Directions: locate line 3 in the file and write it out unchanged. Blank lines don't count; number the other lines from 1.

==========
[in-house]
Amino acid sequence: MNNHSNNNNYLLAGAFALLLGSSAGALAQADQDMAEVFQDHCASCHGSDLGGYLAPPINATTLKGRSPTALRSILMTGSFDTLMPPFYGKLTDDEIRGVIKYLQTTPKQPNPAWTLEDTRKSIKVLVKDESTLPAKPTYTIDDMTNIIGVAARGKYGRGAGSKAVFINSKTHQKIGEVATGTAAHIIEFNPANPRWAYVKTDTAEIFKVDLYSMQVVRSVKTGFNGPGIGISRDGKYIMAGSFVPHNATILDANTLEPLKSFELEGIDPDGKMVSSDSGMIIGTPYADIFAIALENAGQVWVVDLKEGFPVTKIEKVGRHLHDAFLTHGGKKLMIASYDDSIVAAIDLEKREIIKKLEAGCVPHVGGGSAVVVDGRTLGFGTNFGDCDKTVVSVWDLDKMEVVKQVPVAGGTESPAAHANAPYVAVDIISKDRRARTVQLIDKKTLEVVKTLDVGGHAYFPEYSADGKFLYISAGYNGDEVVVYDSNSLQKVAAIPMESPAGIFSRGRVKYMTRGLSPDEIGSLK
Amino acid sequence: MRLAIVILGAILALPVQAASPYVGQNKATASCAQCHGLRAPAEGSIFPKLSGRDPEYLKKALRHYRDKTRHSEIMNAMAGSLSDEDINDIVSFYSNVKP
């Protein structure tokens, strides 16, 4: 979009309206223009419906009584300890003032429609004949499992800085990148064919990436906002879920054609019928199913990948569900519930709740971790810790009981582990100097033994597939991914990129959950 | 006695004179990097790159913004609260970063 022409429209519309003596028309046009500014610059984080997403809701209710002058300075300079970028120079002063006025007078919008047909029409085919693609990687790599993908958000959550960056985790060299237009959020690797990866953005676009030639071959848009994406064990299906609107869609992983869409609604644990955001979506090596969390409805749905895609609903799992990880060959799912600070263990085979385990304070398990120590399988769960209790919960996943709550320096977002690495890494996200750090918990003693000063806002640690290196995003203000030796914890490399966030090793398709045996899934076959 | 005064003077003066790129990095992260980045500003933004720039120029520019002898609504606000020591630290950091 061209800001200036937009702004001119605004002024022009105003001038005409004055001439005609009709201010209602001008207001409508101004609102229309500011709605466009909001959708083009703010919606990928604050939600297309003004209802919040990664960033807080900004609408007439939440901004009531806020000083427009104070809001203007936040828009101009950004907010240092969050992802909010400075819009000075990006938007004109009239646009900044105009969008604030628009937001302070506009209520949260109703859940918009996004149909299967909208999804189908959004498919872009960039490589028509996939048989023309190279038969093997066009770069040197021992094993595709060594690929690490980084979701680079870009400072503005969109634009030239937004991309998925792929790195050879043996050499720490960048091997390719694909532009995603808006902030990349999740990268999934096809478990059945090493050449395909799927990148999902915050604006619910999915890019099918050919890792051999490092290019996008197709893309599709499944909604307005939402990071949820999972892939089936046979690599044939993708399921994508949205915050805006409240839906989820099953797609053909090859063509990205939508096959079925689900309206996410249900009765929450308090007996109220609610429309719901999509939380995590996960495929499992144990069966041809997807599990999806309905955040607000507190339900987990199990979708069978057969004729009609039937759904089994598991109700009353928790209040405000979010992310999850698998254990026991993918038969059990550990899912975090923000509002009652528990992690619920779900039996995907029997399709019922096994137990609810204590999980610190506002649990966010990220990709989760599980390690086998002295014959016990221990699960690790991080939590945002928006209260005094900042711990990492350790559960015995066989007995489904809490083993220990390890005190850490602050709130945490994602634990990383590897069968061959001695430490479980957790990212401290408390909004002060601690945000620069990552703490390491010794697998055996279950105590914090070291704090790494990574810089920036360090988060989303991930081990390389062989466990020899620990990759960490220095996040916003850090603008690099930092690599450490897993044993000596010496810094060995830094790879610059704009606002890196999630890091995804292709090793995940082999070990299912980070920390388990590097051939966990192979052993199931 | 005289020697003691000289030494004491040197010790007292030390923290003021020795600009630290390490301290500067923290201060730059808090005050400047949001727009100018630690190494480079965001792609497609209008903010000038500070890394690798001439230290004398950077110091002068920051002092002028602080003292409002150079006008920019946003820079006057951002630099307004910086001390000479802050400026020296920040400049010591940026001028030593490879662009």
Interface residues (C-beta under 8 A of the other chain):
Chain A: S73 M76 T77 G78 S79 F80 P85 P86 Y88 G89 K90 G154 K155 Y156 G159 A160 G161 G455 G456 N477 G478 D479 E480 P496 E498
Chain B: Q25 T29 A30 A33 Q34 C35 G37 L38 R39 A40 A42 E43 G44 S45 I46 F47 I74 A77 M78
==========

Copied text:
Amino acid sequence: MRLAIVILGAILALPVQAASPYVGQNKATASCAQCHGLRAPAEGSIFPKLSGRDPEYLKKALRHYRDKTRHSEIMNAMAGSLSDEDINDIVSFYSNVKP